Fall 2005-03 Employee or trainee

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Number 61
Fall 2005

Employee or trainee?

Is a student required to receive a number of hours of training in a work environment an employee or a trainee?

If an "employee" during training hours, does he or she have to be paid? The Wage and Hour Division of the U.S. Department of Labor, interpreting the Fair Labor Standards Act, stated in relation to this issue that it will depend upon the circumstances surrounding their activities on the premises of the employer. If all of the following criteria are met, the trainees or students are not employees within the meaning of the FLSA:

1. The training, even though it includes actual operation of the facilities of the employer, is similar to that which would be given in a vocational school.

2. The training is for the benefit of the trainees or students.

3. The trainees or students do not displace regular employees, but work under their close observation.

4. The employer that provides the training derives no immediate advantage from the activities of the trainees or students, and on occasion his or her operations may actually be impeded.

5. The trainees or students are not necessarily entitled to a job at the conclusion of the training period.

6. The employer and the trainees or students understand that the trainees or students are not entitled to wage for the time spent in training.

Where educational or training programs are designed to provide students with professional experience in the furtherance of their education and the training is academically oriented for the benefit of the students, the students will not be considered employees of the institution to which they are assigned, provided the six criteria referred to above are met. For example, where certain work activities are performed by students that are but an extension of their academic programs, the Department of Labor would not assert that an employer-employee relationship exists for the purposes of the FLSA.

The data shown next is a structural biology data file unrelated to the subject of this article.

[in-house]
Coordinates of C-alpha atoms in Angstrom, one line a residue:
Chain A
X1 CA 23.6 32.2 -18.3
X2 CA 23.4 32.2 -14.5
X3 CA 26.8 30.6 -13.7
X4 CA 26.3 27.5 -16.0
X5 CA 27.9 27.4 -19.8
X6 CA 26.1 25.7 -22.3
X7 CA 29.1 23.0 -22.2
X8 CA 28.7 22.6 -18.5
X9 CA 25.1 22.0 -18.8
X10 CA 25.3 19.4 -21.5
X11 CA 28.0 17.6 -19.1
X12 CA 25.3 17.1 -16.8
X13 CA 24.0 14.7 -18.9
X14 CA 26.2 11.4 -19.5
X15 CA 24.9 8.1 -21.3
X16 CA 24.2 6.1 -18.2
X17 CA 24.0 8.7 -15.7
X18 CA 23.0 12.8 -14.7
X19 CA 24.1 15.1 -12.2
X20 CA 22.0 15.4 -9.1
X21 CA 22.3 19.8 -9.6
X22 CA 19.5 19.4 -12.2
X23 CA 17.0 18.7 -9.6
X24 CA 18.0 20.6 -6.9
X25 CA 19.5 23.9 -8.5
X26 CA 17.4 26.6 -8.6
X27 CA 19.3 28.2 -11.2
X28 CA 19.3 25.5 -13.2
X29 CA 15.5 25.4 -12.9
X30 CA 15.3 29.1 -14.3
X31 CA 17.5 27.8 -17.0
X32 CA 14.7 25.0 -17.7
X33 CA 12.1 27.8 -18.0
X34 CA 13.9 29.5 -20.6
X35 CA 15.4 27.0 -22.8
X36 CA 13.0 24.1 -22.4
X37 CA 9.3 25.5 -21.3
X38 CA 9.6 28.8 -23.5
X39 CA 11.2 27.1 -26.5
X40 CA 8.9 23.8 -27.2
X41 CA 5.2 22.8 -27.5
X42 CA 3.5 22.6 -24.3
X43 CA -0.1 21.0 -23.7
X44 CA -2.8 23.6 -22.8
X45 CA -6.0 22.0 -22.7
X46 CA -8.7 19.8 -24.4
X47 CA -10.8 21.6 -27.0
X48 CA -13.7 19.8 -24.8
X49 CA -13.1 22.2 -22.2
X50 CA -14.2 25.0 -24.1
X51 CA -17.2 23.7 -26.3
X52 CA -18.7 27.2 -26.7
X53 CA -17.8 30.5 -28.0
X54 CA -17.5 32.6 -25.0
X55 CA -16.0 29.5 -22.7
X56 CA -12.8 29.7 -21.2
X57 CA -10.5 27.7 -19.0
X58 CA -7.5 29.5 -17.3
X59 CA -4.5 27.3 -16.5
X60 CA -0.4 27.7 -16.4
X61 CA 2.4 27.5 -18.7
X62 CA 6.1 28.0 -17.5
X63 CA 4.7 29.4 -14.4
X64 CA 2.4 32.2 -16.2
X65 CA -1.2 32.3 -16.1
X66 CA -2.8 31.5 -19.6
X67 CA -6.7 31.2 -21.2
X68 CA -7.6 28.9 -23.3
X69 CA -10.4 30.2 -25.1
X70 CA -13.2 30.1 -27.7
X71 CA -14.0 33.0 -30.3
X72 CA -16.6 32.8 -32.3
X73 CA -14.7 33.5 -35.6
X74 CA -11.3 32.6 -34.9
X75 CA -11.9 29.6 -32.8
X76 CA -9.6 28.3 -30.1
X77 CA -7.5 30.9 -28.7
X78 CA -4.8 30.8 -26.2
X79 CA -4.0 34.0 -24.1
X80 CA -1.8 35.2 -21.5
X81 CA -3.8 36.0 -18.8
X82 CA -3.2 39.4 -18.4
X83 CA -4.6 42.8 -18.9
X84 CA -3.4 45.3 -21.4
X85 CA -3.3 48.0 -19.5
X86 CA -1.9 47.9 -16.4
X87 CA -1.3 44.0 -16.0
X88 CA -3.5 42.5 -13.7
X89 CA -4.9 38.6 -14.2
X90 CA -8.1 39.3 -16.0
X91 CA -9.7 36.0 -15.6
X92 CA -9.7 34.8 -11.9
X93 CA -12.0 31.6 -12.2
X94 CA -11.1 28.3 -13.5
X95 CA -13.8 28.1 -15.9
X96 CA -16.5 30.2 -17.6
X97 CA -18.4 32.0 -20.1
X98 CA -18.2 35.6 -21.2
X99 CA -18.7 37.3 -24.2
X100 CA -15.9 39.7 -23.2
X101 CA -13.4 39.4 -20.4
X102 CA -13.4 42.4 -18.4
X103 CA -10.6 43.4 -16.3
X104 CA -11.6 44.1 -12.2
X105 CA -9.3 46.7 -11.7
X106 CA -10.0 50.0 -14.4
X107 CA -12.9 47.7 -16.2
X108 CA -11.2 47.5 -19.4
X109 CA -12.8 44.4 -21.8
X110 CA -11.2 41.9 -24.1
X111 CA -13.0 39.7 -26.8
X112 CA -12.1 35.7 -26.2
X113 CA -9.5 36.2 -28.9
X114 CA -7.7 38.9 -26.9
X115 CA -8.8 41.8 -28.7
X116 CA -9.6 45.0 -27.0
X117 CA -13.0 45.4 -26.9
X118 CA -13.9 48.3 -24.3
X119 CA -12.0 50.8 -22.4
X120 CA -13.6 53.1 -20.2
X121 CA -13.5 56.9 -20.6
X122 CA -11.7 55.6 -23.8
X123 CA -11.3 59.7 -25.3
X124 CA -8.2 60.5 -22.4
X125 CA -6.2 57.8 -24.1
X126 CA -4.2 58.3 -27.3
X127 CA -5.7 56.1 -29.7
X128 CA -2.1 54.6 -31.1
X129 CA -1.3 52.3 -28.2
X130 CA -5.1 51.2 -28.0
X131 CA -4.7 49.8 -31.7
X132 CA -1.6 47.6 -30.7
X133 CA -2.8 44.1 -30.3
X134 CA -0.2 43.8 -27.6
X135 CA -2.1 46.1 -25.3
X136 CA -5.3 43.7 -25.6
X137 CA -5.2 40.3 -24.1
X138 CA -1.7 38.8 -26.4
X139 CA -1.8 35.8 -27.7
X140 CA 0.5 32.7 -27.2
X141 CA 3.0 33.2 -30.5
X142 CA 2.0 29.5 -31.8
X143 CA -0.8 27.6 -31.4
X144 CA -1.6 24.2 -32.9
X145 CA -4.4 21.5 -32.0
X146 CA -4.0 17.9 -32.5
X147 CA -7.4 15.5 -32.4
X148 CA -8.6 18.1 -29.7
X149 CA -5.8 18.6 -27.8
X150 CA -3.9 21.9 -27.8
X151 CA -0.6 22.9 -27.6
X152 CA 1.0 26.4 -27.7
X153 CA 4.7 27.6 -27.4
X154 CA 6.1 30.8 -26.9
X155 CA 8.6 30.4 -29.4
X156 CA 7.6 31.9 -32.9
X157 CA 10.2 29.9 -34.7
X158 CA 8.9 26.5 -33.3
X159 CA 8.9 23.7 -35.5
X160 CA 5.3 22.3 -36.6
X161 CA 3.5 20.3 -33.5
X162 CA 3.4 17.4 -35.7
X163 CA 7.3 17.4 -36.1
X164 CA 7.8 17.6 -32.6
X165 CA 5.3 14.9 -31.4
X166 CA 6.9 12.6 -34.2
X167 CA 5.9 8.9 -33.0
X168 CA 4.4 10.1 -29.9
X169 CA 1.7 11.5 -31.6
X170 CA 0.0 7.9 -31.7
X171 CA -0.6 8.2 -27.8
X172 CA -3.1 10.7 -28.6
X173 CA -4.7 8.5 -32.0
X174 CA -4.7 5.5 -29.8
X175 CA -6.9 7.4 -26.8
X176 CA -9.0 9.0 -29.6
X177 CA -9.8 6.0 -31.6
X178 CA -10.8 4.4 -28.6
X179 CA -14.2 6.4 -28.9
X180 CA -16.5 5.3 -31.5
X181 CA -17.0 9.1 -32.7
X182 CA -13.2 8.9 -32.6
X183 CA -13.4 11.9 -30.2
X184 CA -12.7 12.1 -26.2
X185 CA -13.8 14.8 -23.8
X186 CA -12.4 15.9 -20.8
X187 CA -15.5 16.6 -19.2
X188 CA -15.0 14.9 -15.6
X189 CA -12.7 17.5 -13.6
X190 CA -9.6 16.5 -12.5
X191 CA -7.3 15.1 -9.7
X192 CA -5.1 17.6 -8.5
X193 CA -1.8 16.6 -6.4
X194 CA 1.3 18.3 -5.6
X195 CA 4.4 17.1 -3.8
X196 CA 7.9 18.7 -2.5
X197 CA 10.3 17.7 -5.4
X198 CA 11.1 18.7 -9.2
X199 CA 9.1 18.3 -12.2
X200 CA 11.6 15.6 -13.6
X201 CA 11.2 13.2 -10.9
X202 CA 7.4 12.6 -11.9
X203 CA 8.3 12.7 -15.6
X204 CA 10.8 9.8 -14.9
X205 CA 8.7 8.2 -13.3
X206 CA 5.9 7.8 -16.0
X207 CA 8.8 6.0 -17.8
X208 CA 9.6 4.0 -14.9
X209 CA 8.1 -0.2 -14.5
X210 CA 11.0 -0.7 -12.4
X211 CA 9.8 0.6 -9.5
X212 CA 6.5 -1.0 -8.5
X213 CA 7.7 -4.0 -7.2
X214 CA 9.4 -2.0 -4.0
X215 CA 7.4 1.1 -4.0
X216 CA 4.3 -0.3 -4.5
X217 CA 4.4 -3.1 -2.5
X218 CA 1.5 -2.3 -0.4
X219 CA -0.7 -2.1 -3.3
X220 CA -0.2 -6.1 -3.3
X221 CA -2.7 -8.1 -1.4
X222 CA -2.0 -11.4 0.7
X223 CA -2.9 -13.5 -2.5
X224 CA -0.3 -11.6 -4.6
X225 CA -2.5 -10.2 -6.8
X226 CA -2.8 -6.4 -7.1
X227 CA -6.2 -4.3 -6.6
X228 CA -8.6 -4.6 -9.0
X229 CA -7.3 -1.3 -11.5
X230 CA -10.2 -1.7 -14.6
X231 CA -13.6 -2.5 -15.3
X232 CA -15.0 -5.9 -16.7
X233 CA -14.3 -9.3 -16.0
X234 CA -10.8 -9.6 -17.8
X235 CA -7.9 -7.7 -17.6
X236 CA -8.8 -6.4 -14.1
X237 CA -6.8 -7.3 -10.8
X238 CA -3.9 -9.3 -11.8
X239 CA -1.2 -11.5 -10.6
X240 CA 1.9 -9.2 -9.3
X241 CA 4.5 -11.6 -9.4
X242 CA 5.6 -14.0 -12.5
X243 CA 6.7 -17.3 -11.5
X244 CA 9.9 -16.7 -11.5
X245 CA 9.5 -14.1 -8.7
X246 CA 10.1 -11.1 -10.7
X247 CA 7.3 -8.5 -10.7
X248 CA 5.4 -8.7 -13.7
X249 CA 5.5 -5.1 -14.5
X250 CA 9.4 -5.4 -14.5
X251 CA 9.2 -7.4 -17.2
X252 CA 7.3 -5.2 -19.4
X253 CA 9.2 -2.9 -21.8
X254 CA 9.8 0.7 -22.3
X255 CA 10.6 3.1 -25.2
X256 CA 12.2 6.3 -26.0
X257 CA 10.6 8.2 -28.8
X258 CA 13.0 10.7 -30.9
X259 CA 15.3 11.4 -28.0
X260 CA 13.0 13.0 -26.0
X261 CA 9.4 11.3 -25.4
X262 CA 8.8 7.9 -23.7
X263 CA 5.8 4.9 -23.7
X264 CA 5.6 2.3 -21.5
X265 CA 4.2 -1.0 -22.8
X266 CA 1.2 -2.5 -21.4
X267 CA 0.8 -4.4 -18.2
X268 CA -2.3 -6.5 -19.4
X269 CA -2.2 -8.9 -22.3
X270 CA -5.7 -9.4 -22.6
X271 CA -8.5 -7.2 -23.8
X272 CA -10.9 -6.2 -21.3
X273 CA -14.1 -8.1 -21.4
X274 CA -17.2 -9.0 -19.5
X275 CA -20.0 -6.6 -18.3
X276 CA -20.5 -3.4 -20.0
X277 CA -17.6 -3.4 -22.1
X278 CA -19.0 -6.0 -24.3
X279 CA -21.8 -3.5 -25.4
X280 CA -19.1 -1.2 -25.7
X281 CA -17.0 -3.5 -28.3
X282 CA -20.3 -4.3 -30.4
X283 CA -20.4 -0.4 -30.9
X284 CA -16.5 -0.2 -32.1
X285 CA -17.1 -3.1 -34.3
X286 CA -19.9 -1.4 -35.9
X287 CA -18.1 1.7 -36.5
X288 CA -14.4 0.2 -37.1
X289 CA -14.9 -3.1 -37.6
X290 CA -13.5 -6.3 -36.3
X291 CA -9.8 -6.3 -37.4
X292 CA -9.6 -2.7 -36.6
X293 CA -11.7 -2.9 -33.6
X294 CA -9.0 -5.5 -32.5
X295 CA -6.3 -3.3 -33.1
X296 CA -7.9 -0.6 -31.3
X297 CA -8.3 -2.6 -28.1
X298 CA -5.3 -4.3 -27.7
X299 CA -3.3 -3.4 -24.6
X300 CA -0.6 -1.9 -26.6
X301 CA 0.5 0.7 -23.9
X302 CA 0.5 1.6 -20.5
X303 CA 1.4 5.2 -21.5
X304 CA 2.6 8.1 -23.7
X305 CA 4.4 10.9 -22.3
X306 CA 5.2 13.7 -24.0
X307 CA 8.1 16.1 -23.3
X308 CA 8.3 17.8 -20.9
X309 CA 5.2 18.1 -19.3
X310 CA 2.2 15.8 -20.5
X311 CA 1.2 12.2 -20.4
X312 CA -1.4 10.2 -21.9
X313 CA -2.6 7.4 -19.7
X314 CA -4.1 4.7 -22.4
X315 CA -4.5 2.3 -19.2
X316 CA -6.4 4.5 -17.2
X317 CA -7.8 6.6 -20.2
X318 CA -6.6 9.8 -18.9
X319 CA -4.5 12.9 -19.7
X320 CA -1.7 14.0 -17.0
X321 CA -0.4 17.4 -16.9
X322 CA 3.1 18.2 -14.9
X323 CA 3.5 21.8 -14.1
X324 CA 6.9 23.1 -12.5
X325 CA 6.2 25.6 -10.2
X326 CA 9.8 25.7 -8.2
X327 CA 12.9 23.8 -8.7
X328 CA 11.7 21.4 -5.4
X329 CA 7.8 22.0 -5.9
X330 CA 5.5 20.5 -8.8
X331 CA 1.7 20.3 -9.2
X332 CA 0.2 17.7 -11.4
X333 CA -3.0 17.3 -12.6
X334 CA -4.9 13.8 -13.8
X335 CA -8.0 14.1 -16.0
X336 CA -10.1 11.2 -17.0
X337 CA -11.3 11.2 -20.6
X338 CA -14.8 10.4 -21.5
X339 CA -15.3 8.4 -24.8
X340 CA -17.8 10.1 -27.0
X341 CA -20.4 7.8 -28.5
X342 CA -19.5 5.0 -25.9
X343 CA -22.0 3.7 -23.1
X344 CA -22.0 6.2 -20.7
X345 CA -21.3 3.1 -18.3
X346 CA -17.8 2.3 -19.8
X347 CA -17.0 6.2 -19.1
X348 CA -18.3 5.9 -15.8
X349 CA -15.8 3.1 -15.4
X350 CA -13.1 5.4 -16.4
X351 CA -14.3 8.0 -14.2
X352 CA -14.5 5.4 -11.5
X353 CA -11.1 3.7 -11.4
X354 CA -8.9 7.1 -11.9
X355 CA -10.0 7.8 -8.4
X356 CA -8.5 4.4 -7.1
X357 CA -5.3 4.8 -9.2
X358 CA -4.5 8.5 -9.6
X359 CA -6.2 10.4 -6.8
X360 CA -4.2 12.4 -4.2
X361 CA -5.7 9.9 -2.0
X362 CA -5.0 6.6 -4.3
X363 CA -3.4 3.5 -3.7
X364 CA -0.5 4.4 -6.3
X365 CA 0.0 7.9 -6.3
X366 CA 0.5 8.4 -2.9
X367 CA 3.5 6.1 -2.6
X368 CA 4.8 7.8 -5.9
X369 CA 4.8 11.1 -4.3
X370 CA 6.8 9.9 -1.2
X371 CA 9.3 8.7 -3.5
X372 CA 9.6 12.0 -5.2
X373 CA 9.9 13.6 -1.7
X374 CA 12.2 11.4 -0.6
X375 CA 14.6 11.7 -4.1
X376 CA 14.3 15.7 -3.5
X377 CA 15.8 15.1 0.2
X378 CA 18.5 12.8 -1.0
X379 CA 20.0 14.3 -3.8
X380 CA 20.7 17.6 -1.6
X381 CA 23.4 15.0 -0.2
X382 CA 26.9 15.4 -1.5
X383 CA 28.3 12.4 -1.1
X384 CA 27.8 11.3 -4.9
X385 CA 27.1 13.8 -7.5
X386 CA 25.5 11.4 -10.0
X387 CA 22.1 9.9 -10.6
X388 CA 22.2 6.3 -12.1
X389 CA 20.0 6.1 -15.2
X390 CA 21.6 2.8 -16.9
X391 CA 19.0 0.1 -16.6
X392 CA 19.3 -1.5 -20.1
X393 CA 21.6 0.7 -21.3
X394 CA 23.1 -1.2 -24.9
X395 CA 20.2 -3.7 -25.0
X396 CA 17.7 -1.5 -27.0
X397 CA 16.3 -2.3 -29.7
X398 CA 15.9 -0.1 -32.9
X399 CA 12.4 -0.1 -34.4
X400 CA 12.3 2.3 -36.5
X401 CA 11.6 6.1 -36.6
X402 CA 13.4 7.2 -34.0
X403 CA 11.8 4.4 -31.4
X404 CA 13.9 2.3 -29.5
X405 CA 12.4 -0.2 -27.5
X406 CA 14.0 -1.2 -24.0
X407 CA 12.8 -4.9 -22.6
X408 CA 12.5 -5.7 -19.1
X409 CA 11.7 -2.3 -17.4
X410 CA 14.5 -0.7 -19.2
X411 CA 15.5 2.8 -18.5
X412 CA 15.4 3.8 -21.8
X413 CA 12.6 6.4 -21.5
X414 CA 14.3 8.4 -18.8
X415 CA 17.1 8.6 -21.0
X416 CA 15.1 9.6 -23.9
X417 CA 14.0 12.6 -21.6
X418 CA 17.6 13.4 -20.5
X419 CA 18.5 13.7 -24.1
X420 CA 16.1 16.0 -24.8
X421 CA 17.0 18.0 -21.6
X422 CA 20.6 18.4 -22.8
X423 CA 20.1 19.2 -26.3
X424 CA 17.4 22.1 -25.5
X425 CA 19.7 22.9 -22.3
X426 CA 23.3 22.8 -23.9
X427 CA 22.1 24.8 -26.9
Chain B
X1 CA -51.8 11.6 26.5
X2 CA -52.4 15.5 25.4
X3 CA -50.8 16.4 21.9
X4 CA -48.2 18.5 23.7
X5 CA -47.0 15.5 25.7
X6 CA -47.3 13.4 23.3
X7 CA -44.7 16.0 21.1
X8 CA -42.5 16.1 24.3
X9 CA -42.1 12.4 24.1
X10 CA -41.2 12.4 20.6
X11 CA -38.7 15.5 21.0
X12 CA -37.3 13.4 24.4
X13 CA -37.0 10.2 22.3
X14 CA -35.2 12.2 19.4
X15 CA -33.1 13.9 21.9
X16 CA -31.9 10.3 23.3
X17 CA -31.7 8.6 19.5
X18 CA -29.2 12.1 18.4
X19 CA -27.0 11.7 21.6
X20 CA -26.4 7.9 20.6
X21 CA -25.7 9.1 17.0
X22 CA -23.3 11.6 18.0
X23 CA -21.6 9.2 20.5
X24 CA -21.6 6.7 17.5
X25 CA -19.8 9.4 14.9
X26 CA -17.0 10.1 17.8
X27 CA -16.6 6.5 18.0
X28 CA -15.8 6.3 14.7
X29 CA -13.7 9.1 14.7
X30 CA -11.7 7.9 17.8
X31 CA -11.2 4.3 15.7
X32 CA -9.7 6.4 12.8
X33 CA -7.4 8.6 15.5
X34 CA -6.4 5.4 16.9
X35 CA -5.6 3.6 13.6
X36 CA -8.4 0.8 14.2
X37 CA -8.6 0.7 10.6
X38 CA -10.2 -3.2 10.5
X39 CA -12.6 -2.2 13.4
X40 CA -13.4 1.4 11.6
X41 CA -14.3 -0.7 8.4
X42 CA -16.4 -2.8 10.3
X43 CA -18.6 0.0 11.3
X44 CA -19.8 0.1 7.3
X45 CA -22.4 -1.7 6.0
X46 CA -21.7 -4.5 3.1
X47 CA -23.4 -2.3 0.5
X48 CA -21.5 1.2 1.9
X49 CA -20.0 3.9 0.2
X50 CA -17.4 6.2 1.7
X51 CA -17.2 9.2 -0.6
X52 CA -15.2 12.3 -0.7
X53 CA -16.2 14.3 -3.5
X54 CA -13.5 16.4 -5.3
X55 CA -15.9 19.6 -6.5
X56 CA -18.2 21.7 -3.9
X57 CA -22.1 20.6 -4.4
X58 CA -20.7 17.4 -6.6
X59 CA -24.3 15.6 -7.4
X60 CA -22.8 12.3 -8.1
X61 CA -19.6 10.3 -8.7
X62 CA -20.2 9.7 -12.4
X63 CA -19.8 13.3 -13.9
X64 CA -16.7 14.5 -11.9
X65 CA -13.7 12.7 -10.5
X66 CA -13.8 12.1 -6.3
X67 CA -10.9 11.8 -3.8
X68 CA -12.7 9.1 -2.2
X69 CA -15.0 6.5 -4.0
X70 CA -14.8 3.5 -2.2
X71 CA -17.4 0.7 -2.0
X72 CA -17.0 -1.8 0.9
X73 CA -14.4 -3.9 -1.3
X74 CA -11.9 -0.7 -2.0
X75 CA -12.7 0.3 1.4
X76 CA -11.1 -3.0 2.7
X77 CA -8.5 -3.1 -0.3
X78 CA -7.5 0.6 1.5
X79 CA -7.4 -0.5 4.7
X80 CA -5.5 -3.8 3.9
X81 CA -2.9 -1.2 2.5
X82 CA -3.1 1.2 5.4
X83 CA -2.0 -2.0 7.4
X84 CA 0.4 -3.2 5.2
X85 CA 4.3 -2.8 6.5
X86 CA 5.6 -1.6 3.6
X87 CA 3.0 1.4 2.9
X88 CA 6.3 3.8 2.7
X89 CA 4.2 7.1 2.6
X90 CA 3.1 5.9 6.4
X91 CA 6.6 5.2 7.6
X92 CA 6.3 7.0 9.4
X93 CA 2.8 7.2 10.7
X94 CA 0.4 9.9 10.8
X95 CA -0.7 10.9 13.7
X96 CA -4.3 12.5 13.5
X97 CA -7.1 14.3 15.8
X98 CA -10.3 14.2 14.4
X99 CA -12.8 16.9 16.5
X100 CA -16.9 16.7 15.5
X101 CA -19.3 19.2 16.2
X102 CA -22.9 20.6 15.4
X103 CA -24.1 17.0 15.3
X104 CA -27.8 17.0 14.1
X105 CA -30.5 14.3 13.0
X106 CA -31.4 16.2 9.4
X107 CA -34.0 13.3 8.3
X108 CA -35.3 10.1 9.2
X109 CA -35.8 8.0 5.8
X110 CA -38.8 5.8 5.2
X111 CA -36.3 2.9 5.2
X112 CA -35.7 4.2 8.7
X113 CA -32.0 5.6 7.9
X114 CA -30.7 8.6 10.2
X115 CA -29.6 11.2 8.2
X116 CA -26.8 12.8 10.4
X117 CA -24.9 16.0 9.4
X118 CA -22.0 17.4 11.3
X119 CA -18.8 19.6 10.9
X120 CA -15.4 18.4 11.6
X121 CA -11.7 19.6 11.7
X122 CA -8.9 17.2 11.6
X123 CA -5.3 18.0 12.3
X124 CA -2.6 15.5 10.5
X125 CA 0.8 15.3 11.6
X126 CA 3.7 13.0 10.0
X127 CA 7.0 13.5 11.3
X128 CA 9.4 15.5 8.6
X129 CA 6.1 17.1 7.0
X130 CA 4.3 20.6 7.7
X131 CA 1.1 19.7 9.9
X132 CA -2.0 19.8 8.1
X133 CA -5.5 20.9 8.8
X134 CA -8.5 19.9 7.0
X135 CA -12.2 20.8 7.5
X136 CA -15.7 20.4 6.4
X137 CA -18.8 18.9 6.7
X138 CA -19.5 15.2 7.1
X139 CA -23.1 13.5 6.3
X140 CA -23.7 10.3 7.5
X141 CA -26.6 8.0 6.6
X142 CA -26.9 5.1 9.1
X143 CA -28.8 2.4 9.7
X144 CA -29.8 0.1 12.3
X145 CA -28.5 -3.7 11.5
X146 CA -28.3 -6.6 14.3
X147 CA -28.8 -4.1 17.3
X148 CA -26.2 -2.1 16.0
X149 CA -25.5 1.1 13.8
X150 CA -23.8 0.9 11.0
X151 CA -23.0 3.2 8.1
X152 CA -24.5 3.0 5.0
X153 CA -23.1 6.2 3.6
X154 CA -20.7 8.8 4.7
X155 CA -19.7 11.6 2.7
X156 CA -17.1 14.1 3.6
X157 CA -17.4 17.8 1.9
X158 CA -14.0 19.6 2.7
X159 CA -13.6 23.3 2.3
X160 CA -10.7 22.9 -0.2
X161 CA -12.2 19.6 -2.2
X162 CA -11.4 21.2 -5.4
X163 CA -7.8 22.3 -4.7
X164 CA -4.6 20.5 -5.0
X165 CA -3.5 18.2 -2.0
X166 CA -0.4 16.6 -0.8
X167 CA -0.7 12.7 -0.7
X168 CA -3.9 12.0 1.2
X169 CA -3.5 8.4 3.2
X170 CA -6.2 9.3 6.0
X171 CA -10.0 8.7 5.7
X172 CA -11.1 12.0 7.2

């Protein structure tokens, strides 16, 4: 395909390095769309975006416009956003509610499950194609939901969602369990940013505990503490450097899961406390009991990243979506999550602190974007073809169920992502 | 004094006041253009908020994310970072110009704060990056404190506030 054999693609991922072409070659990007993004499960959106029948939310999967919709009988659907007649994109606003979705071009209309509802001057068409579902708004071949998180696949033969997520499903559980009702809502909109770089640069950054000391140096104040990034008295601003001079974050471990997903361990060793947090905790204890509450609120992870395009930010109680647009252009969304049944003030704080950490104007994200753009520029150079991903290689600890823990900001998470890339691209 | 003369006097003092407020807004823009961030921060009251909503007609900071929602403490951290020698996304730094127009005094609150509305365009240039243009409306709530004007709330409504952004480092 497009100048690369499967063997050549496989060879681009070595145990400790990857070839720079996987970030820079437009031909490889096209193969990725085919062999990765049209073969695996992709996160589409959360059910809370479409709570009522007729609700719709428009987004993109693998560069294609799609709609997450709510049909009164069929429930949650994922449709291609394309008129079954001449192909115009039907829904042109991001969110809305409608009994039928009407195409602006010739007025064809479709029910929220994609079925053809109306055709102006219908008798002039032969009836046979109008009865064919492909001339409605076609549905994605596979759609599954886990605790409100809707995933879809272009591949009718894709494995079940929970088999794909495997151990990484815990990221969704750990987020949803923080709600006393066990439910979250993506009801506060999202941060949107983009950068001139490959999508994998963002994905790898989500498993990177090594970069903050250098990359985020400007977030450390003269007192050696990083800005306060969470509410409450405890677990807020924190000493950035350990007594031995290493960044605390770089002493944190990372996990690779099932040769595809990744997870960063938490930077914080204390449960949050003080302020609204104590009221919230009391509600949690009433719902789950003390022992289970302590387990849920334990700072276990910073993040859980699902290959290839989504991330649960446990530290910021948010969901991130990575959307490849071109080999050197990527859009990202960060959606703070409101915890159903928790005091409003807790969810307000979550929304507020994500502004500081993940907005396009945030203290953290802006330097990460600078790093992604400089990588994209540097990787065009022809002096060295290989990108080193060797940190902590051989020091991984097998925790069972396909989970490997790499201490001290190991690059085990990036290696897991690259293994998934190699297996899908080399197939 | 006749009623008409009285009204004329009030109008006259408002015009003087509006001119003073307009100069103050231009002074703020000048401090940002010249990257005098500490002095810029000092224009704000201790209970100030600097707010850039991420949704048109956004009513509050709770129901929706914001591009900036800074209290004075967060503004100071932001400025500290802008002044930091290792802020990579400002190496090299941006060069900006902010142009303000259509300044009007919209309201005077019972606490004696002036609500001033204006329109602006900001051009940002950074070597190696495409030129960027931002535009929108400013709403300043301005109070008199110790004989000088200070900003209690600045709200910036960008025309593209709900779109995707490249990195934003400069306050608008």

In situations where students receive college credits applicable toward graduation when they volunteer to perform internships under a college program, and the program involves the students in real life situations and provides the students with educational experience unobtainable in a classroom setting, an employment relationship does not exist between the students and the facility providing the instruction.

Where there is no employment relationship under the FLSA, the minimum wage and overtime pay provisions of the FLSA have no application to the interns in question. It should be noted that the payment of a stipend to the interns does not create an employment relationship under the FLSA as long as it does not exceed the reasonable approximation of the expenses incurred by the interns involved in the program.

However, trainees must be distinguished from employees who are also receiving training. A trainee is someone who does not yet occupy an employment position. A person who has a paid job and is being trained for that position or a different one is not a trainee. The issue of compensating individuals who are being trained without formally occupying an employment position is considerably different from that of existing employees who pursue further training.

Employers should require from the person in question to produce a certification from the academic institution to the effect that the training is an academic requirement for credit applicable towards graduation, before allowing said arrangement.


© 2005 Goldman Antonetti